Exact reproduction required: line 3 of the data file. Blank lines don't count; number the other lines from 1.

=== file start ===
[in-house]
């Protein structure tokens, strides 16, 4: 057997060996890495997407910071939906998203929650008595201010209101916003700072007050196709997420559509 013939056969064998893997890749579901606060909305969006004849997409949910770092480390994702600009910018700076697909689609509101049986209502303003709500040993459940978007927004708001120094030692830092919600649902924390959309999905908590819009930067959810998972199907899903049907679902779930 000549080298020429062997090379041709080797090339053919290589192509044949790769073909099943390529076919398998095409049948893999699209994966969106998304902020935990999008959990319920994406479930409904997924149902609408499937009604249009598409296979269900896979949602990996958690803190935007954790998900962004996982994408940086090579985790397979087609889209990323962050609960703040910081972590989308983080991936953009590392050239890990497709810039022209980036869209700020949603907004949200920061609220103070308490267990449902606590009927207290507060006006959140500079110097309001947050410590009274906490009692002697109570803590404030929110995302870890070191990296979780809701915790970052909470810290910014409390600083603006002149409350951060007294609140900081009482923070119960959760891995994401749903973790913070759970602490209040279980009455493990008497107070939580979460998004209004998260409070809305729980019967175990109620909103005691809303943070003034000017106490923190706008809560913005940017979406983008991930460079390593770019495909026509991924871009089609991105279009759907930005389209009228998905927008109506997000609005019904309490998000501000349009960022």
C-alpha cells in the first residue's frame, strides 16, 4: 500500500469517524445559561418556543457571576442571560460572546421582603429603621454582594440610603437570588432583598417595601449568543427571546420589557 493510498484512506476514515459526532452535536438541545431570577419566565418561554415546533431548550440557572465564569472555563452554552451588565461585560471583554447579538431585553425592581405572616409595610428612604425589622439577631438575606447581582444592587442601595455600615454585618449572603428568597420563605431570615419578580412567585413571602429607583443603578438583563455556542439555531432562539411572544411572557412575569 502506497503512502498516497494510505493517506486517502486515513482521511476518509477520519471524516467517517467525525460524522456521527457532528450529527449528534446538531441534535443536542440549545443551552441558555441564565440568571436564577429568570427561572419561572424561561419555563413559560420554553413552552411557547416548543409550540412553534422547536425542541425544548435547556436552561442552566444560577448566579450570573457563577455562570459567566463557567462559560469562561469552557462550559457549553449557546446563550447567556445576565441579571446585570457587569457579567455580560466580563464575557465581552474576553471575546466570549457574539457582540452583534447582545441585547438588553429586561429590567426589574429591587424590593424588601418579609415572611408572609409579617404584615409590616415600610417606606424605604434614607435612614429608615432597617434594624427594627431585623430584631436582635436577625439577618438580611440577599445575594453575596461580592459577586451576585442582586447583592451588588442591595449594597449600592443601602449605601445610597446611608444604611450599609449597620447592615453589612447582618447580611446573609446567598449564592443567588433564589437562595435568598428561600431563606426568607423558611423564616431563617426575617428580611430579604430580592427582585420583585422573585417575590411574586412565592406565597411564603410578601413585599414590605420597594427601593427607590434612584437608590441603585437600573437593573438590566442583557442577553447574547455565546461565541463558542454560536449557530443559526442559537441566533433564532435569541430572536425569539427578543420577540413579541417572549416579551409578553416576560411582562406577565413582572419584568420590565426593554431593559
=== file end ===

C-alpha cells in the first residue's frame, strides 16, 4: 500500500469517524445559561418556543457571576442571560460572546421582603429603621454582594440610603437570588432583598417595601449568543427571546420589557 493510498484512506476514515459526532452535536438541545431570577419566565418561554415546533431548550440557572465564569472555563452554552451588565461585560471583554447579538431585553425592581405572616409595610428612604425589622439577631438575606447581582444592587442601595455600615454585618449572603428568597420563605431570615419578580412567585413571602429607583443603578438583563455556542439555531432562539411572544411572557412575569 502506497503512502498516497494510505493517506486517502486515513482521511476518509477520519471524516467517517467525525460524522456521527457532528450529527449528534446538531441534535443536542440549545443551552441558555441564565440568571436564577429568570427561572419561572424561561419555563413559560420554553413552552411557547416548543409550540412553534422547536425542541425544548435547556436552561442552566444560577448566579450570573457563577455562570459567566463557567462559560469562561469552557462550559457549553449557546446563550447567556445576565441579571446585570457587569457579567455580560466580563464575557465581552474576553471575546466570549457574539457582540452583534447582545441585547438588553429586561429590567426589574429591587424590593424588601418579609415572611408572609409579617404584615409590616415600610417606606424605604434614607435612614429608615432597617434594624427594627431585623430584631436582635436577625439577618438580611440577599445575594453575596461580592459577586451576585442582586447583592451588588442591595449594597449600592443601602449605601445610597446611608444604611450599609449597620447592615453589612447582618447580611446573609446567598449564592443567588433564589437562595435568598428561600431563606426568607423558611423564616431563617426575617428580611430579604430580592427582585420583585422573585417575590411574586412565592406565597411564603410578601413585599414590605420597594427601593427607590434612584437608590441603585437600573437593573438590566442583557442577553447574547455565546461565541463558542454560536449557530443559526442559537441566533433564532435569541430572536425569539427578543420577540413579541417572549416579551409578553416576560411582562406577565413582572419584568420590565426593554431593559